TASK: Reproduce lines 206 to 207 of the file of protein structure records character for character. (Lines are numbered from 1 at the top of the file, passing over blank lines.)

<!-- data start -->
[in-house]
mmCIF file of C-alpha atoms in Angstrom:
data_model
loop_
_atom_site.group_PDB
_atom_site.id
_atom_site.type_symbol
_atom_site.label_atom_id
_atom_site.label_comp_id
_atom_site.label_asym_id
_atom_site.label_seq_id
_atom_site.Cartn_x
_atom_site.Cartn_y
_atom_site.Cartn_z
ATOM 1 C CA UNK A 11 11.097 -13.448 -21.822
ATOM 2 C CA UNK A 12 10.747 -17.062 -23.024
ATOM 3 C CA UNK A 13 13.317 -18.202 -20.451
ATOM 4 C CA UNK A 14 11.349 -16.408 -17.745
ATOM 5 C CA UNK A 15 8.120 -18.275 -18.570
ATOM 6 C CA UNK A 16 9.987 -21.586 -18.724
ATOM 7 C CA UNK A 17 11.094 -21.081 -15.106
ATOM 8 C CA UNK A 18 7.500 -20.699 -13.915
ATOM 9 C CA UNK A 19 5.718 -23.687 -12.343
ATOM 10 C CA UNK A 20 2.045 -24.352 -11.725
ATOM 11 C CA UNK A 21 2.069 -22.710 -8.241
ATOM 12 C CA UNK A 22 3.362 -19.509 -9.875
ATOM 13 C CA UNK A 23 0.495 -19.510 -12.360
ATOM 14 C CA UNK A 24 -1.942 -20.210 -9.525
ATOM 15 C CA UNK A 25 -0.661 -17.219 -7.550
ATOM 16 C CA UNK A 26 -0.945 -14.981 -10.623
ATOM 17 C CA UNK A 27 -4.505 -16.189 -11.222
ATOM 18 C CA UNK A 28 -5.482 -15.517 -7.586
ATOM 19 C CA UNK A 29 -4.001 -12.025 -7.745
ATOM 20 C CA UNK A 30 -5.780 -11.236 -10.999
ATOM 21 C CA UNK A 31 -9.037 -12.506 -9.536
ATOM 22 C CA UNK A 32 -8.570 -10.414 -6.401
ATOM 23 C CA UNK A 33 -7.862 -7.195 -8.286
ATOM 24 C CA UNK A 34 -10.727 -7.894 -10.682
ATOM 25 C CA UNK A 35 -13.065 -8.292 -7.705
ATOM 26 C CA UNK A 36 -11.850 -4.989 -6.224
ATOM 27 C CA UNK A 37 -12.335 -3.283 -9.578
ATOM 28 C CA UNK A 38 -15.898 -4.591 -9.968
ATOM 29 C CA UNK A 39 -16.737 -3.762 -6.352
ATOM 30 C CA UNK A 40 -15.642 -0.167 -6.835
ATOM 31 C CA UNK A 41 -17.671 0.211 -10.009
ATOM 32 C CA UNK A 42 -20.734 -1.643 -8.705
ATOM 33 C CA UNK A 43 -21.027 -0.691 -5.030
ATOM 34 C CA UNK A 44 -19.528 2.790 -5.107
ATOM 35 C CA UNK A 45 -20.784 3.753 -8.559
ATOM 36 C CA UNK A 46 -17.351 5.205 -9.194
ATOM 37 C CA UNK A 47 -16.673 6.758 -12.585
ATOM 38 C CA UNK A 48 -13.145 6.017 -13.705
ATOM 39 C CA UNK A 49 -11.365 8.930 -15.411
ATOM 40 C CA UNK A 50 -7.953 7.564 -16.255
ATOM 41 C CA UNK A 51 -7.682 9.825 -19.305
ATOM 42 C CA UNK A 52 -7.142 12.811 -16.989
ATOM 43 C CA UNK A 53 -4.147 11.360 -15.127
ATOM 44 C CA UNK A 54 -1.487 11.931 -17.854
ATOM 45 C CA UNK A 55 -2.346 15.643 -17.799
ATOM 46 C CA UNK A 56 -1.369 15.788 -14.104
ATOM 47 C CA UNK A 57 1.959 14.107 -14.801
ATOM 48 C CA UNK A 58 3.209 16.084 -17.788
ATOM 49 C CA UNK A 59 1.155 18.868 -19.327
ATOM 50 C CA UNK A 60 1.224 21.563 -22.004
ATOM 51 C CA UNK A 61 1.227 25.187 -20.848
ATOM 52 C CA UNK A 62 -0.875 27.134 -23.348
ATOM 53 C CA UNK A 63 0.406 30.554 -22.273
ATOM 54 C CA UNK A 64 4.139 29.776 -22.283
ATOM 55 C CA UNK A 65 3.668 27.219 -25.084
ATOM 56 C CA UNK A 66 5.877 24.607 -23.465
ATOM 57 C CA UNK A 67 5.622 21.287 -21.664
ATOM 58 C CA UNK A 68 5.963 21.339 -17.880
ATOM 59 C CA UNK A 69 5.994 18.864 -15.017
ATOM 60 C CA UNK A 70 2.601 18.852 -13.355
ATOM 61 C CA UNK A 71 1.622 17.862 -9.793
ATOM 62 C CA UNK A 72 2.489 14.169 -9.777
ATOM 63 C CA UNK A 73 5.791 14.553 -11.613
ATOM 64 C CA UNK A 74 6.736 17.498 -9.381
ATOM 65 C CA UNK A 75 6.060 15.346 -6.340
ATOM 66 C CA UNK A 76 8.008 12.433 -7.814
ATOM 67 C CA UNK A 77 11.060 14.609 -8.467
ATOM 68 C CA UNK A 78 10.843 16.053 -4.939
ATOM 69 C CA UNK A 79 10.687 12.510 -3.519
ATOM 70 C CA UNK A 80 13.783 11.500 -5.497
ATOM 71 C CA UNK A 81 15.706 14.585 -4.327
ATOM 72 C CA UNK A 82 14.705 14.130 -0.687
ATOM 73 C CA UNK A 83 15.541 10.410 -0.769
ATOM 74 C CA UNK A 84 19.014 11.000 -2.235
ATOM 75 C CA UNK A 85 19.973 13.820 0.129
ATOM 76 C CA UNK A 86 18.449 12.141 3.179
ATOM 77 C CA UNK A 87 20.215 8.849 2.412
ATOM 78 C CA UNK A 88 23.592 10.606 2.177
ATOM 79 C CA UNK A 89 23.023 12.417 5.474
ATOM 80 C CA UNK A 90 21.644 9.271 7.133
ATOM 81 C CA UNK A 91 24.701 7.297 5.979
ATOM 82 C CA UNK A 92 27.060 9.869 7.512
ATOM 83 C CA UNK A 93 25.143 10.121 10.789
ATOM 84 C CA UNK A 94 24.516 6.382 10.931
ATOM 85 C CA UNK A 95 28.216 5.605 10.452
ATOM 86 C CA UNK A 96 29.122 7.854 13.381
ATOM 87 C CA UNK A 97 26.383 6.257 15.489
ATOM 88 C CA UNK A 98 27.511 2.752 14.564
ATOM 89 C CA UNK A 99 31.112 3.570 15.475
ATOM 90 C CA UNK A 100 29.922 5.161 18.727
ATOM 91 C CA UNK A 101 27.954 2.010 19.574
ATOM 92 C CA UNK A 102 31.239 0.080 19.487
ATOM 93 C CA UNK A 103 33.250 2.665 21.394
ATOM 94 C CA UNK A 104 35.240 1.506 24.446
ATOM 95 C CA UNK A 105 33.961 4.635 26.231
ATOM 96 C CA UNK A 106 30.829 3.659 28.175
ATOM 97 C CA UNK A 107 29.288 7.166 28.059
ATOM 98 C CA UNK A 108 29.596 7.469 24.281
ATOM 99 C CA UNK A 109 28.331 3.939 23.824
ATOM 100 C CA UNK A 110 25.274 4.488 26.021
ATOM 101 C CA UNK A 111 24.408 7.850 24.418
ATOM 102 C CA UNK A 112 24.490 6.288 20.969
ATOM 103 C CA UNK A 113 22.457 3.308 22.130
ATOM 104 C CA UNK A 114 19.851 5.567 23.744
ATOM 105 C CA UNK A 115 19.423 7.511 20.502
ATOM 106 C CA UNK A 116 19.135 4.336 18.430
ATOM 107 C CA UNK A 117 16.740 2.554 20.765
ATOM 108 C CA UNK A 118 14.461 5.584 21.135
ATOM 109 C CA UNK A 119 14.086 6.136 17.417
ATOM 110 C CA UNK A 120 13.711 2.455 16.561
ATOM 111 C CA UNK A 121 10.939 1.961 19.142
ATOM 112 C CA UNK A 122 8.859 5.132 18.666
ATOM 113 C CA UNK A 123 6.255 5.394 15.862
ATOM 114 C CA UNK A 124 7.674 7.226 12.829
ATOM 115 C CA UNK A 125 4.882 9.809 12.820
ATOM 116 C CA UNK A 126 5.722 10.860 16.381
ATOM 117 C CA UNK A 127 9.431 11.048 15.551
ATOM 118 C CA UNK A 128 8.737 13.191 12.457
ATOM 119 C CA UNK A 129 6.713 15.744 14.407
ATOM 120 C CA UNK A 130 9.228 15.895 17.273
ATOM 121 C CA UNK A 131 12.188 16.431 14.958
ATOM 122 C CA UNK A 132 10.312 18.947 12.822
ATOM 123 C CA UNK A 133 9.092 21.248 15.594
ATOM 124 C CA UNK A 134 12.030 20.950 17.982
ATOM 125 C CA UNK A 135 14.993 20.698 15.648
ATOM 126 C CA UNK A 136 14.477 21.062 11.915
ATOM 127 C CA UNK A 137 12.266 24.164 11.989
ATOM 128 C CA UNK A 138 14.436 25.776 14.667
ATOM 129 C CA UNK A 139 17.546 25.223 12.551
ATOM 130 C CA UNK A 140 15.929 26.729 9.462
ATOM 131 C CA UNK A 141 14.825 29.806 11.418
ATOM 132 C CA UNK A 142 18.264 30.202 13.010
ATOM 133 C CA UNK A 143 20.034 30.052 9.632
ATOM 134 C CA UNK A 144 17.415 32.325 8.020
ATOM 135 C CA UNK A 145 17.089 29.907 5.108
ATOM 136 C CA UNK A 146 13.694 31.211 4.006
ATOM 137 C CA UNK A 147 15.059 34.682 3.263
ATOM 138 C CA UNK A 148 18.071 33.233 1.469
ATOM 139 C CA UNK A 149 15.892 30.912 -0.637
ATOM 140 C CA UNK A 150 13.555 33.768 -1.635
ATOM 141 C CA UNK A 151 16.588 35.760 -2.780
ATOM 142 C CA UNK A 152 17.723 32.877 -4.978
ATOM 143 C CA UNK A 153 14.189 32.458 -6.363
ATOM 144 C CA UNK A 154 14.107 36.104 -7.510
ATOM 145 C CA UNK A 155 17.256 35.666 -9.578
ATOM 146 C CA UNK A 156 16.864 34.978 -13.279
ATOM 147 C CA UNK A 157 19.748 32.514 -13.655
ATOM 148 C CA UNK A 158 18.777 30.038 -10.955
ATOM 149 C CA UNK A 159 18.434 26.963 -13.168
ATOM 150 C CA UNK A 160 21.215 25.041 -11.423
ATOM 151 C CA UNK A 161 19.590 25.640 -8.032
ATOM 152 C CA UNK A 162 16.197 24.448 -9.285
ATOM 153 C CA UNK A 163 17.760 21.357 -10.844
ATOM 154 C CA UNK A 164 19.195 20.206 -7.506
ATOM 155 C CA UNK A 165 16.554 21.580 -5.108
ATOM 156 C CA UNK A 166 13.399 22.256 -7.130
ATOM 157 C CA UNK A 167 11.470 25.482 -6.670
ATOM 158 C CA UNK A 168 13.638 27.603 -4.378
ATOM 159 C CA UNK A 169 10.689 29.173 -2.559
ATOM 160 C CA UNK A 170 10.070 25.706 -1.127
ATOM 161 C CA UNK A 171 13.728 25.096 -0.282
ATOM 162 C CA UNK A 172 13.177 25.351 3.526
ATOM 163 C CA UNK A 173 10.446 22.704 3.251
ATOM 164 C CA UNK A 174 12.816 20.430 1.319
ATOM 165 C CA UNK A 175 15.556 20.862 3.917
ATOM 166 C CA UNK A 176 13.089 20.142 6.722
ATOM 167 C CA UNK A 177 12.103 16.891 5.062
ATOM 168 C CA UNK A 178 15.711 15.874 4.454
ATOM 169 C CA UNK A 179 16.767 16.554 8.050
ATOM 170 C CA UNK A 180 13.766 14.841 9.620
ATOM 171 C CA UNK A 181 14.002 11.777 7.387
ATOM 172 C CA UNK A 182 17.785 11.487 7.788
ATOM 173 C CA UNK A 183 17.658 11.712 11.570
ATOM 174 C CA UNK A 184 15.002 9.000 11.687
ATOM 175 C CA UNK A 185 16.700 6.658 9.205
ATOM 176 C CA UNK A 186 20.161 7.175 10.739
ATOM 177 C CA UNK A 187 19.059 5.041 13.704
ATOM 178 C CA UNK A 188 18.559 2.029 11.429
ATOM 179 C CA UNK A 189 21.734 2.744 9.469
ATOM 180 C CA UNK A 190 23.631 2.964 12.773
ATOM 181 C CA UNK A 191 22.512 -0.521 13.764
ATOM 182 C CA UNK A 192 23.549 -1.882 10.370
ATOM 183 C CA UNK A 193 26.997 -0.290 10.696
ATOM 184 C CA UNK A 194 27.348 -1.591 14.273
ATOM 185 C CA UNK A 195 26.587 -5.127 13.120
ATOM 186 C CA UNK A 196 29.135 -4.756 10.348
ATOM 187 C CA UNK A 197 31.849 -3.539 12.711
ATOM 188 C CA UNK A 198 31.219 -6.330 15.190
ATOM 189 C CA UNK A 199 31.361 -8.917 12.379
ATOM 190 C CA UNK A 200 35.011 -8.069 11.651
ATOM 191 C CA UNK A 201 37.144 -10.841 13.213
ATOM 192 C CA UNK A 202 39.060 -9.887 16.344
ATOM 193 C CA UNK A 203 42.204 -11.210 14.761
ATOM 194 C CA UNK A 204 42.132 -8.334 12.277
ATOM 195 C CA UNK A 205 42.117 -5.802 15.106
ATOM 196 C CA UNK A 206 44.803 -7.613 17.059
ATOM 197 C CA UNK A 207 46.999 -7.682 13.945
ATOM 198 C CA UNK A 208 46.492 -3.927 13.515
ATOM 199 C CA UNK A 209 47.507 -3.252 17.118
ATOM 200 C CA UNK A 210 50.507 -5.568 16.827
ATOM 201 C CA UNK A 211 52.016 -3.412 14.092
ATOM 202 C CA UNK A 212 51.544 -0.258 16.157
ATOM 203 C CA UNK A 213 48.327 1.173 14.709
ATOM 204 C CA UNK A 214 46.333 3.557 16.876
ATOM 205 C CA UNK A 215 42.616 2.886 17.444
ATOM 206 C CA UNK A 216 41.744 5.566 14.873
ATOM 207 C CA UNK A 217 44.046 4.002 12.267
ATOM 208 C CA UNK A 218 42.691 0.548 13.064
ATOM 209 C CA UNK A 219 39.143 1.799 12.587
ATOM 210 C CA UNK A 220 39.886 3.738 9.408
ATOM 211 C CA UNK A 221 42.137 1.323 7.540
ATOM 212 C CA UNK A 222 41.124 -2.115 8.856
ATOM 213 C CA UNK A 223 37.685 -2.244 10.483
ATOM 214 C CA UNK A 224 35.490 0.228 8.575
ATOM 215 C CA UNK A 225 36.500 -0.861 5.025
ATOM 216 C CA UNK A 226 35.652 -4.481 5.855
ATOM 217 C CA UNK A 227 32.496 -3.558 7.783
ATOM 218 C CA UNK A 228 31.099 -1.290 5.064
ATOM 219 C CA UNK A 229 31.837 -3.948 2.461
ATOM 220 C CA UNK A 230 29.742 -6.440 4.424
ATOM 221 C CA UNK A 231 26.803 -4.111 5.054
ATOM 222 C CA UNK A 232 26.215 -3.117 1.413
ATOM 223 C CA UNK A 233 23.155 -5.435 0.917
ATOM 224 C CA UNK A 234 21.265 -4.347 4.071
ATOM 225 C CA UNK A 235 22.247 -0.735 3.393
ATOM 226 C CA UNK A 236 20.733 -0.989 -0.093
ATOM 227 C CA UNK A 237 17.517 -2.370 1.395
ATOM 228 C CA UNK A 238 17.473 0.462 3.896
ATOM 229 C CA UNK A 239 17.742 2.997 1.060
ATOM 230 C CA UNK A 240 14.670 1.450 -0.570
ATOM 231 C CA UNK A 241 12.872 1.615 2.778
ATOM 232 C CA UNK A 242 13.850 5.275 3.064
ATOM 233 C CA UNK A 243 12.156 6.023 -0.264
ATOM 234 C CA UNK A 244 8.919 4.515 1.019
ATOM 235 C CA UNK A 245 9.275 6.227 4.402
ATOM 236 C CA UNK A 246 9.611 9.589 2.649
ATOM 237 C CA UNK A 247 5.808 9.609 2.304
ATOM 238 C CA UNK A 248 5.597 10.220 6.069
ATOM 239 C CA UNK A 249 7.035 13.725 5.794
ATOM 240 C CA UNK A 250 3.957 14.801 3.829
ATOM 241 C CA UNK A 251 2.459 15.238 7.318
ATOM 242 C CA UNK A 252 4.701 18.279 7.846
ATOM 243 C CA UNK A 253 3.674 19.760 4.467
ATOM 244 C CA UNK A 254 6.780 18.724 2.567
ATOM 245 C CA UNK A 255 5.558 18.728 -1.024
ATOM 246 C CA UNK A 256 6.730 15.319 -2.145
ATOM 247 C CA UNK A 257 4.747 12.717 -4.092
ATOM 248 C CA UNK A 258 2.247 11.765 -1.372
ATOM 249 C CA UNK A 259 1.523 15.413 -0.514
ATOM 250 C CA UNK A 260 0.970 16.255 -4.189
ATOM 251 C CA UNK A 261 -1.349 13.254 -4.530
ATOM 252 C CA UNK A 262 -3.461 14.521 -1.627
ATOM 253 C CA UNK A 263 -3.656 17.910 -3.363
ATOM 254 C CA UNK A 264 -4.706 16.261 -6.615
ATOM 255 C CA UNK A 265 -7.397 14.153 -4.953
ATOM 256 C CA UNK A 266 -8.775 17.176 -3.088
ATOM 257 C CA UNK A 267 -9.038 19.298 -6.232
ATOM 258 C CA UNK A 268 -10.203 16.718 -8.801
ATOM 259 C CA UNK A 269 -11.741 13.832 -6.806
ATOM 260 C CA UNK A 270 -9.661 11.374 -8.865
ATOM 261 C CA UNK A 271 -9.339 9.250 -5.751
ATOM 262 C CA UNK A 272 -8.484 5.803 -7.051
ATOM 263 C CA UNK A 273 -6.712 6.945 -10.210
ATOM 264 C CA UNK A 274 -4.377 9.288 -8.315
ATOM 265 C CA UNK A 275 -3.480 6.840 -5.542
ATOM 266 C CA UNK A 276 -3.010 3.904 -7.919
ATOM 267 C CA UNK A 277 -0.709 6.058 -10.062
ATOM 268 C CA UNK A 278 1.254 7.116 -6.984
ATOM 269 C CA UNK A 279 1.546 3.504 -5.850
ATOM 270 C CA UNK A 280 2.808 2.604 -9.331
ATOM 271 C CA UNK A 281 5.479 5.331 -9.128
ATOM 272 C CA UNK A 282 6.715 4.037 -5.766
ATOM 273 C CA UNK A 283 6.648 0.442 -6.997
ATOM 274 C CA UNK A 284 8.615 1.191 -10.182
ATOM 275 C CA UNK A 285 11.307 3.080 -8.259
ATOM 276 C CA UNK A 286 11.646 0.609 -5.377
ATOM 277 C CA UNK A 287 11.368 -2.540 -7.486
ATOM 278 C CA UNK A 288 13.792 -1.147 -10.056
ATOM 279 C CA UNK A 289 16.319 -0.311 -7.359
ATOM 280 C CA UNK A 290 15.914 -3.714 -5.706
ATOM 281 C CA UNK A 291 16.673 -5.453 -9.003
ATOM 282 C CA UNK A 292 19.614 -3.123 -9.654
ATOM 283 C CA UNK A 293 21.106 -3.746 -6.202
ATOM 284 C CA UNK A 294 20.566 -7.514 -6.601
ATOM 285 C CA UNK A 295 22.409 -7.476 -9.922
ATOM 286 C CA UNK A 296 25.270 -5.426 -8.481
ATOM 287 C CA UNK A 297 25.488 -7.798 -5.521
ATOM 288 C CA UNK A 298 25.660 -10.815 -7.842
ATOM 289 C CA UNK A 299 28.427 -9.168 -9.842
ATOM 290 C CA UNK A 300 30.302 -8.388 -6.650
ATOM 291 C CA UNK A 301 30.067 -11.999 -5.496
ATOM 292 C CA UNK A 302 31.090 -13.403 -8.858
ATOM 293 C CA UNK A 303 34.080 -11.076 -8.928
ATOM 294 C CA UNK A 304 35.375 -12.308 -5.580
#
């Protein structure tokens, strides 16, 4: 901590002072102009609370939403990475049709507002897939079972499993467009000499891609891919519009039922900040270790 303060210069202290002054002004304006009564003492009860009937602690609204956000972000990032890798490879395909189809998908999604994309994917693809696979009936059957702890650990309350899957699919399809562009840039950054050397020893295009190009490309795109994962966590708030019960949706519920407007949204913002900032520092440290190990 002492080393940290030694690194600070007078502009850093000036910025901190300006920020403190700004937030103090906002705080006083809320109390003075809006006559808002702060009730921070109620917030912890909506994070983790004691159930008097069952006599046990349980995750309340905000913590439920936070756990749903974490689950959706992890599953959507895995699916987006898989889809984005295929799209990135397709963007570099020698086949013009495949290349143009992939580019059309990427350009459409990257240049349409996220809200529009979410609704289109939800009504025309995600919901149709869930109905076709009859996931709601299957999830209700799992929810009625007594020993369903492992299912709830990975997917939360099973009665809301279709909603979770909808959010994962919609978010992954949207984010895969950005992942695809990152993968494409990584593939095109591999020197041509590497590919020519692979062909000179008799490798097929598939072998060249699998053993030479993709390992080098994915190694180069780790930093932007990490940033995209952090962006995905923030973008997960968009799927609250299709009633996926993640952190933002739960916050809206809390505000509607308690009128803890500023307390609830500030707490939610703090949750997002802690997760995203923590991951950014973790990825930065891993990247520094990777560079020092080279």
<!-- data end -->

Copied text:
ATOM 192 C CA UNK A 202 39.060 -9.887 16.344
ATOM 193 C CA UNK A 203 42.204 -11.210 14.761